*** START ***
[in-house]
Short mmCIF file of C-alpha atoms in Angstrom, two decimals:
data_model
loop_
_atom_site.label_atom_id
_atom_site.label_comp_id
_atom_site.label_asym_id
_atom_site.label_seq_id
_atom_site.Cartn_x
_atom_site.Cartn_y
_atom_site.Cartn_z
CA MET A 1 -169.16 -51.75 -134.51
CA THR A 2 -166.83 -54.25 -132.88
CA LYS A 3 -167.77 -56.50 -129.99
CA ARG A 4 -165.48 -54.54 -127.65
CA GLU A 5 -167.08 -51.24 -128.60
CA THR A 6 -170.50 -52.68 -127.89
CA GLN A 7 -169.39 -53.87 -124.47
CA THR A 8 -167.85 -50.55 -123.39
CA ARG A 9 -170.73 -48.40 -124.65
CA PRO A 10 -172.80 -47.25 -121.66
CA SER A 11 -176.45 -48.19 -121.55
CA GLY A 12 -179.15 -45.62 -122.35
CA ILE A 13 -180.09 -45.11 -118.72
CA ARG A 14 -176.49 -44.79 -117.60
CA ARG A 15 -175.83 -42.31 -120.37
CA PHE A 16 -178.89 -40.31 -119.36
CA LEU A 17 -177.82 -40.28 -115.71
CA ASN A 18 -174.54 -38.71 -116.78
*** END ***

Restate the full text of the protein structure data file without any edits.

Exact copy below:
[in-house]
Short mmCIF file of C-alpha atoms in Angstrom, two decimals:
data_model
loop_
_atom_site.label_atom_id
_atom_site.label_comp_id
_atom_site.label_asym_id
_atom_site.label_seq_id
_atom_site.Cartn_x
_atom_site.Cartn_y
_atom_site.Cartn_z
CA MET A 1 -169.16 -51.75 -134.51
CA THR A 2 -166.83 -54.25 -132.88
CA LYS A 3 -167.77 -56.50 -129.99
CA ARG A 4 -165.48 -54.54 -127.65
CA GLU A 5 -167.08 -51.24 -128.60
CA THR A 6 -170.50 -52.68 -127.89
CA GLN A 7 -169.39 -53.87 -124.47
CA THR A 8 -167.85 -50.55 -123.39
CA ARG A 9 -170.73 -48.40 -124.65
CA PRO A 10 -172.80 -47.25 -121.66
CA SER A 11 -176.45 -48.19 -121.55
CA GLY A 12 -179.15 -45.62 -122.35
CA ILE A 13 -180.09 -45.11 -118.72
CA ARG A 14 -176.49 -44.79 -117.60
CA ARG A 15 -175.83 -42.31 -120.37
CA PHE A 16 -178.89 -40.31 -119.36
CA LEU A 17 -177.82 -40.28 -115.71
CA ASN A 18 -174.54 -38.71 -116.78